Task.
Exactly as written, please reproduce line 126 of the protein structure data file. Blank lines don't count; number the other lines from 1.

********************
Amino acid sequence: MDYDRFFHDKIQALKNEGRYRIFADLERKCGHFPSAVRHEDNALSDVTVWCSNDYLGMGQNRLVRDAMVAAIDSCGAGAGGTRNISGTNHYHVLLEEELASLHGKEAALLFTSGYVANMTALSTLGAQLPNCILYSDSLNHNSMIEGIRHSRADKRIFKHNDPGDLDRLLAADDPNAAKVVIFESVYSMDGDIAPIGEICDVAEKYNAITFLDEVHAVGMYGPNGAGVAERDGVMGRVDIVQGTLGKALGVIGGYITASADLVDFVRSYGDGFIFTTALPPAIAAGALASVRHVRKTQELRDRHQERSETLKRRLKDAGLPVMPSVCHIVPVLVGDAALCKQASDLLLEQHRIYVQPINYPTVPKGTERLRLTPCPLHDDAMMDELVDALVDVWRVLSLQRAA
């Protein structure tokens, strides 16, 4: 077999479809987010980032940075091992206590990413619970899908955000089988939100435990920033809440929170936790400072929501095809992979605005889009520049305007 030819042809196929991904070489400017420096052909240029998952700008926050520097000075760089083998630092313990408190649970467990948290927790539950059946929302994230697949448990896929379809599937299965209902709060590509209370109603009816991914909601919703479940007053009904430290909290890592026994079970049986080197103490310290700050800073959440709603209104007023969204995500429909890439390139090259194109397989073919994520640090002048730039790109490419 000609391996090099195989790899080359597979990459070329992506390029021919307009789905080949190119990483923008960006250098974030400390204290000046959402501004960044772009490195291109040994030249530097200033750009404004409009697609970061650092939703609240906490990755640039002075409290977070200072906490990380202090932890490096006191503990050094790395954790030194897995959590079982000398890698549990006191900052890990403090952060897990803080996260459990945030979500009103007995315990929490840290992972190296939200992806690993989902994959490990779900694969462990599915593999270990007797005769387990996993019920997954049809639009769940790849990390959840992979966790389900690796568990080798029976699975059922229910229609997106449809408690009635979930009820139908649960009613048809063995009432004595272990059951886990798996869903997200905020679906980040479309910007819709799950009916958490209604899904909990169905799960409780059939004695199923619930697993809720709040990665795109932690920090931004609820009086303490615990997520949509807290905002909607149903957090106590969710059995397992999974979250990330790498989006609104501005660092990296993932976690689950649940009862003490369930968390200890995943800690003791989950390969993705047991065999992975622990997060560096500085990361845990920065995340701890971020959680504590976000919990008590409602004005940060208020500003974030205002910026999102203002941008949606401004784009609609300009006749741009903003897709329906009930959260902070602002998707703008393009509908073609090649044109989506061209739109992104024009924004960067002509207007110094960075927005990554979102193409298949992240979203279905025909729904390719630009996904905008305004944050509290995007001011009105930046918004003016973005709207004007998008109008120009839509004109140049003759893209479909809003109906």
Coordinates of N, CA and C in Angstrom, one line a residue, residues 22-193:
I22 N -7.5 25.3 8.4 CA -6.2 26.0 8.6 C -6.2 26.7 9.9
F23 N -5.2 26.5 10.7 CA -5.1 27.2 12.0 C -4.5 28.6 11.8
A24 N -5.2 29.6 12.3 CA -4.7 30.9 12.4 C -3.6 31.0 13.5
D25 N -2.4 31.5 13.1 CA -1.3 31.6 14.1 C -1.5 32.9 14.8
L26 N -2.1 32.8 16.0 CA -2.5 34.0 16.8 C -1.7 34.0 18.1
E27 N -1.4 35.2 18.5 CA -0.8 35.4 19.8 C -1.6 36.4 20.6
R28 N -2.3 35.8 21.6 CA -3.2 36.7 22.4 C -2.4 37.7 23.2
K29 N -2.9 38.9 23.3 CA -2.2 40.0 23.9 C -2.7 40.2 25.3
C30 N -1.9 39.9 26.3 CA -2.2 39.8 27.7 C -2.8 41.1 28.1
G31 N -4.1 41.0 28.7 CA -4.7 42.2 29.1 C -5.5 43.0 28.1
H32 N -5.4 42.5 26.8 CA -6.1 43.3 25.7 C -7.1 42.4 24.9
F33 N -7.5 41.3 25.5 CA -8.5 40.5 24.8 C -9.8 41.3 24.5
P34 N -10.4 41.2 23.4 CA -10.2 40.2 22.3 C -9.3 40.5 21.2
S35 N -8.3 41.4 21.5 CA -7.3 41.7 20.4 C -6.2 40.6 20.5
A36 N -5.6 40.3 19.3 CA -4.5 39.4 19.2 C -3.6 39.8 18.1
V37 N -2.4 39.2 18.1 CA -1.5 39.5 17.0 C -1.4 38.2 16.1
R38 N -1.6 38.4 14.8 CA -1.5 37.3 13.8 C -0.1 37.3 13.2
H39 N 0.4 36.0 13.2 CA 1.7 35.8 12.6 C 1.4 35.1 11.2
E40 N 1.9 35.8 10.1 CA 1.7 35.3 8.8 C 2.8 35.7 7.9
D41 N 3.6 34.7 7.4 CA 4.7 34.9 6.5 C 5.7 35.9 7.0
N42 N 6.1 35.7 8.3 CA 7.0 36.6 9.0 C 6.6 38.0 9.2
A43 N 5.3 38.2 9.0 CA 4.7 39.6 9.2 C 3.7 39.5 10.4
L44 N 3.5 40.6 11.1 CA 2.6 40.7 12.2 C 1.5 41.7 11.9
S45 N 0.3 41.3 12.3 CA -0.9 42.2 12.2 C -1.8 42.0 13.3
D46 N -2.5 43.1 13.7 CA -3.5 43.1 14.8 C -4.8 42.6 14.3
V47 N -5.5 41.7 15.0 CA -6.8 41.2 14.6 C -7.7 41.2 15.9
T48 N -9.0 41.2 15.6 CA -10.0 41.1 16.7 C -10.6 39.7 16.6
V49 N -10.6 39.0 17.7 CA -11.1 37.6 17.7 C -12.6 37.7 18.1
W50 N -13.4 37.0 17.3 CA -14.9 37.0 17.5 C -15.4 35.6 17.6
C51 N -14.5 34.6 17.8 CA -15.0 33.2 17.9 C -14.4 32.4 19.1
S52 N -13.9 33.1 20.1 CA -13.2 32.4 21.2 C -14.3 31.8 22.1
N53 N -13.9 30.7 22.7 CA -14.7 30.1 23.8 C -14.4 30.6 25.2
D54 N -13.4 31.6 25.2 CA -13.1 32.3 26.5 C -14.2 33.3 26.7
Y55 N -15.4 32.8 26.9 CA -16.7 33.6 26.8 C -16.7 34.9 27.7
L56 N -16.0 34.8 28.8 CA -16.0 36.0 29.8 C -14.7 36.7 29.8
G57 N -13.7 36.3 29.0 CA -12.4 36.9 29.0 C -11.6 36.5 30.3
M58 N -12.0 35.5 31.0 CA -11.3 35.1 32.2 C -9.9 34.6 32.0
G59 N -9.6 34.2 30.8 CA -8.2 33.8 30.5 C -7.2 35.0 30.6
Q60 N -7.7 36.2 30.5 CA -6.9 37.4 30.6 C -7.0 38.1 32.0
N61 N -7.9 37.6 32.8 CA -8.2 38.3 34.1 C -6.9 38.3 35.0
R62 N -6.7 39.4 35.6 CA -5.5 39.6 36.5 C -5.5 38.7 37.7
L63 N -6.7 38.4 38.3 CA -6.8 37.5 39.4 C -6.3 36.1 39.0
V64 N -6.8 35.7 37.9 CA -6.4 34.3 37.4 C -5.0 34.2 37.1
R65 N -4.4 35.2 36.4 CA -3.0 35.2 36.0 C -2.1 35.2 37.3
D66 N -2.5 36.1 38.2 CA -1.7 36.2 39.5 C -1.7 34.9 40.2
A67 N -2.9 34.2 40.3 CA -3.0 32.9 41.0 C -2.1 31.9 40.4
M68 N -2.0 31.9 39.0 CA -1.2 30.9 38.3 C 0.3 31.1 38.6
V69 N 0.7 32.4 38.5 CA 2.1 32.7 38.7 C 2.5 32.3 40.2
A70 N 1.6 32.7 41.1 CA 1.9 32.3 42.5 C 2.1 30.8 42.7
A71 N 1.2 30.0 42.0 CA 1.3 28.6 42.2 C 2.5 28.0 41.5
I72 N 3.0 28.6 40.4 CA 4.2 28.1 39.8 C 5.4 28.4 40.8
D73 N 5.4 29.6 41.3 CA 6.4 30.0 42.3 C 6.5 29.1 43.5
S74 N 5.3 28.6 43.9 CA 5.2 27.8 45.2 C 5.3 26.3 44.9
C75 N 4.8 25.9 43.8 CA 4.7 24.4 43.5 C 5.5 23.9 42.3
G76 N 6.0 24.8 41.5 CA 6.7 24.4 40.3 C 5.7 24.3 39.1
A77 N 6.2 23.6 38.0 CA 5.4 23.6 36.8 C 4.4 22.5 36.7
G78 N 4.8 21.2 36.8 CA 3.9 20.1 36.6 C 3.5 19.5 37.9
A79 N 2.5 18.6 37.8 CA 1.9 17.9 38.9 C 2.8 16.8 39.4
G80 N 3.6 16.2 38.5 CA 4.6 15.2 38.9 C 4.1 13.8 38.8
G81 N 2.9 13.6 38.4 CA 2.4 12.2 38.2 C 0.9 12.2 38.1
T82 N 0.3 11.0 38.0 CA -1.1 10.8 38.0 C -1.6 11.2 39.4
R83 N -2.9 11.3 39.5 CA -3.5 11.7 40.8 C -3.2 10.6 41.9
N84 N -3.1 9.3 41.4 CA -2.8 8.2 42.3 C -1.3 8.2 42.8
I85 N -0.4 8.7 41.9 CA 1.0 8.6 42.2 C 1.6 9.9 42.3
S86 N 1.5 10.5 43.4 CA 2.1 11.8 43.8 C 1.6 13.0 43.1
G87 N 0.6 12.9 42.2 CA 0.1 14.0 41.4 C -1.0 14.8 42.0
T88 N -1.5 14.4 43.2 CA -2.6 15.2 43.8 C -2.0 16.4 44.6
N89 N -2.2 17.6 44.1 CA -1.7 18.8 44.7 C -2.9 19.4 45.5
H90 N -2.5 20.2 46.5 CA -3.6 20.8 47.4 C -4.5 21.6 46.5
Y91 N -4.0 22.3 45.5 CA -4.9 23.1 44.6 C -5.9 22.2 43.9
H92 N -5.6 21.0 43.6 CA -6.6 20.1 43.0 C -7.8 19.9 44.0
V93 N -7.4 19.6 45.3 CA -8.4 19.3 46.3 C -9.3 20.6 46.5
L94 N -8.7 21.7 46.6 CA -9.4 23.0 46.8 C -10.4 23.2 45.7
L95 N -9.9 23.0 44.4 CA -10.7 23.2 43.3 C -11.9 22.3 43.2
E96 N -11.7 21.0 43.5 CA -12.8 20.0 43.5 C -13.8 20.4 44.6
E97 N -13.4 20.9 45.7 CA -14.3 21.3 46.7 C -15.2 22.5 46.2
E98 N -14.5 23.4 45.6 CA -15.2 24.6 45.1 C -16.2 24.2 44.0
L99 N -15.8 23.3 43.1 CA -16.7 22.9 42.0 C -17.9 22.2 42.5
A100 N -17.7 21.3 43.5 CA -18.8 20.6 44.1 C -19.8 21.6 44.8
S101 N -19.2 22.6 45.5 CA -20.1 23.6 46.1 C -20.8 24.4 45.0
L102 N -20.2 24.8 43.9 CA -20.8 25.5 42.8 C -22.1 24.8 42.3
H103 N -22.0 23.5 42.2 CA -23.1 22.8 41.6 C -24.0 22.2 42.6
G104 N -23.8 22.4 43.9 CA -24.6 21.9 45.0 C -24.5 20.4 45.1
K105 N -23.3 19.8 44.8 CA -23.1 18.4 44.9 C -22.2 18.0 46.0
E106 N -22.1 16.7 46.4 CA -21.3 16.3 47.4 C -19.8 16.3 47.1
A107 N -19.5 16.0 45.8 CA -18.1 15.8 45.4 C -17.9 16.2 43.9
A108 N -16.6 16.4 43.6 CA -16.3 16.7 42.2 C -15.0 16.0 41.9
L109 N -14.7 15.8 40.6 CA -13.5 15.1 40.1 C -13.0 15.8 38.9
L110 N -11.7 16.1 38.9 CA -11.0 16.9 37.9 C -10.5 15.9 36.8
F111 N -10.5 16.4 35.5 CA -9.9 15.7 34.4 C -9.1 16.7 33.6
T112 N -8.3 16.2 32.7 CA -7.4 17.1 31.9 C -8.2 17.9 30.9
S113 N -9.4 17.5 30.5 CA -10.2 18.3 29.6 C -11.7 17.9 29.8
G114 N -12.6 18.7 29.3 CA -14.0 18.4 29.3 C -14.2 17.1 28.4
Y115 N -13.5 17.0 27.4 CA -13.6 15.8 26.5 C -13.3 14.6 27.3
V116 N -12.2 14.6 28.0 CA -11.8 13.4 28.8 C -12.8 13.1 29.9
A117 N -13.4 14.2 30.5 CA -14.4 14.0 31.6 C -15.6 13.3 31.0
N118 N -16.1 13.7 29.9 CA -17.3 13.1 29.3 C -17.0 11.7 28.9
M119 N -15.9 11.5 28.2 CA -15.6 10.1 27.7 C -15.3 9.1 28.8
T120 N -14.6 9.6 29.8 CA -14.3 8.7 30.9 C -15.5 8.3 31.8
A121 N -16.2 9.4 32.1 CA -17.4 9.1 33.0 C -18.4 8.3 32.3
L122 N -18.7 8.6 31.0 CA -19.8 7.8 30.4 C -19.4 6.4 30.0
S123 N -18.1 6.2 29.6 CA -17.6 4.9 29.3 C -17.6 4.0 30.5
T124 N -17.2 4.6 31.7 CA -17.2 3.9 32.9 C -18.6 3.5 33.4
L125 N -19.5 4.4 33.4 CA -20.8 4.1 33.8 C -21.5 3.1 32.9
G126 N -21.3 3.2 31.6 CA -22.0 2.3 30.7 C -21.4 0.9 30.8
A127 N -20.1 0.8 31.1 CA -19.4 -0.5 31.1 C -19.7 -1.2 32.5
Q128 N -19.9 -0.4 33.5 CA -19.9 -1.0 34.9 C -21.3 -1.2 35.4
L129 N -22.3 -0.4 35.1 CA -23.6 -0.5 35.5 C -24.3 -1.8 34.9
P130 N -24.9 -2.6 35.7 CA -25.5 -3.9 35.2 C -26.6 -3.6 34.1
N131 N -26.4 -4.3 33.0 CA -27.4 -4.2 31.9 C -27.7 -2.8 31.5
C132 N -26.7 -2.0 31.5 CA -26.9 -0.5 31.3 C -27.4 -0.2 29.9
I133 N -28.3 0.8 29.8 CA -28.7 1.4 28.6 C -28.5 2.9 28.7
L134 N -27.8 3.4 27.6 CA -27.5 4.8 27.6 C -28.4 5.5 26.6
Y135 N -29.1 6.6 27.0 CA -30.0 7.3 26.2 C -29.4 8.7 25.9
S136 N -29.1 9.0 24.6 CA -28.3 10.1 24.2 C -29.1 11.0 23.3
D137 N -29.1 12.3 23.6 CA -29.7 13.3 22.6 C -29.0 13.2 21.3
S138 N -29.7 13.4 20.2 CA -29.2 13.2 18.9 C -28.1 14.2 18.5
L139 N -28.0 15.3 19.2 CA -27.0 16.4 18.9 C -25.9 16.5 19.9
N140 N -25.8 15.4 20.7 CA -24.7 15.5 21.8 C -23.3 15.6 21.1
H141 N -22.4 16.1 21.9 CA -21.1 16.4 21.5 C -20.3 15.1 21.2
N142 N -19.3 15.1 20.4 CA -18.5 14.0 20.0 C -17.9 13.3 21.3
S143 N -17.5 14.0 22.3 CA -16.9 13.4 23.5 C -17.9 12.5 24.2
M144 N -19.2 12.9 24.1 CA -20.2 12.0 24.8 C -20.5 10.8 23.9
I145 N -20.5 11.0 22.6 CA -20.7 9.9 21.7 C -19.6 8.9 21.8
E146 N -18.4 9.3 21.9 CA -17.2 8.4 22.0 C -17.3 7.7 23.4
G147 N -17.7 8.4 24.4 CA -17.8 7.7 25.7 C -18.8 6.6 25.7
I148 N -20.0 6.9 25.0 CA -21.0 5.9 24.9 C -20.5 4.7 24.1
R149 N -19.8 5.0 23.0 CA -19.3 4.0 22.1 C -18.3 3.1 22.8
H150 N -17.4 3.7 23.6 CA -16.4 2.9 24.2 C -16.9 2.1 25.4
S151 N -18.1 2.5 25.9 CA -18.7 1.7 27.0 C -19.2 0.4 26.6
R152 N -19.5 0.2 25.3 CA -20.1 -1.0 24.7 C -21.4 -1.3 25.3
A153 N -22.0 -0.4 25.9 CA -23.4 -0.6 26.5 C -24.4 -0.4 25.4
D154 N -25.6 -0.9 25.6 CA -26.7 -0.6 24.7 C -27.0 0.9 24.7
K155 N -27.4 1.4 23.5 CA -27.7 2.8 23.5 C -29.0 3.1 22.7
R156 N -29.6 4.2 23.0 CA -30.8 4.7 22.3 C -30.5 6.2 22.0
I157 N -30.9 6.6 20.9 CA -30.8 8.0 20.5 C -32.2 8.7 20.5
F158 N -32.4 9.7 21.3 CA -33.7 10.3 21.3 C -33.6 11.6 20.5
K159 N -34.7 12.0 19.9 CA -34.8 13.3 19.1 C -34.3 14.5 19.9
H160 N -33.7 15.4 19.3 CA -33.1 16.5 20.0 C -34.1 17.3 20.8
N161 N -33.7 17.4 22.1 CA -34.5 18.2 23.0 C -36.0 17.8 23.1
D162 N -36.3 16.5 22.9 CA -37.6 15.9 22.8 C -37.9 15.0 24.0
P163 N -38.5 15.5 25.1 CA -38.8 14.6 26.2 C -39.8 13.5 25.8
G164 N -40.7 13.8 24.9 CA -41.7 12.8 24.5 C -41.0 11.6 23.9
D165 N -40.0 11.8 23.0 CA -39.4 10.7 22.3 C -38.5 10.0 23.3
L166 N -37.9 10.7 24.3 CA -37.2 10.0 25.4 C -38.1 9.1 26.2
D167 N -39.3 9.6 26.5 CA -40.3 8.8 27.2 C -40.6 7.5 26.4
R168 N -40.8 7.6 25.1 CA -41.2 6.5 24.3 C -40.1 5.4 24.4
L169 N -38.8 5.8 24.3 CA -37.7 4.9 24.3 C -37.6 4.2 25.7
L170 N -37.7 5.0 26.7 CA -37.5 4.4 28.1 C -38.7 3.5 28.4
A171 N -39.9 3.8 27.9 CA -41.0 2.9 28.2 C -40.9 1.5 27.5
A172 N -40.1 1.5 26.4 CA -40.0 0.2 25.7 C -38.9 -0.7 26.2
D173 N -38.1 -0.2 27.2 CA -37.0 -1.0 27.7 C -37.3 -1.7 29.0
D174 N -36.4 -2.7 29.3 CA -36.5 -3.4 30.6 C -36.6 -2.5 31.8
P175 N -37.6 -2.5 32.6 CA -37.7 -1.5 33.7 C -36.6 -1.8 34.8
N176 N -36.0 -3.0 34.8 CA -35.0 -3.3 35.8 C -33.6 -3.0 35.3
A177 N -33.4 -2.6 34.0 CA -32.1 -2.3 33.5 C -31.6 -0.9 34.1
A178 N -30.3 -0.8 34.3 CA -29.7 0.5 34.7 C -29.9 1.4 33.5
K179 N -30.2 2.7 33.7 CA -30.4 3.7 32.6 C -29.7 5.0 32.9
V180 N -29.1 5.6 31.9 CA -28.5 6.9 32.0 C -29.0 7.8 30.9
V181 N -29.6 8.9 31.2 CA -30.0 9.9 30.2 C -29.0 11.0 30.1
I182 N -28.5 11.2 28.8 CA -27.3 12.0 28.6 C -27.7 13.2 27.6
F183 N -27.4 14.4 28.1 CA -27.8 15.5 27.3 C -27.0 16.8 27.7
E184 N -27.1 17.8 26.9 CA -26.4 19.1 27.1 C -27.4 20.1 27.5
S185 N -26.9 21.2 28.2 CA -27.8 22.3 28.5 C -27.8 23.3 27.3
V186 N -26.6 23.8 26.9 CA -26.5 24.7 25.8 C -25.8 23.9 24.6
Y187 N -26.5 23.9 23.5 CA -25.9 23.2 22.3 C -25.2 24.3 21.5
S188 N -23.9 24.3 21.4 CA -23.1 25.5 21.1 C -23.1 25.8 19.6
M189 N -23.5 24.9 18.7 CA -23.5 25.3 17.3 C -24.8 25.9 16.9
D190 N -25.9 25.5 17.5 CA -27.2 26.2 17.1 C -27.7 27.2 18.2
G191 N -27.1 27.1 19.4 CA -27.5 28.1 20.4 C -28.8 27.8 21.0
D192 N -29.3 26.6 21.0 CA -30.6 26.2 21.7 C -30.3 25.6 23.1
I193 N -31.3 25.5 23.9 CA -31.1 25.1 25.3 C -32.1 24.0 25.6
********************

M144 N -19.2 12.9 24.1 CA -20.2 12.0 24.8 C -20.5 10.8 23.9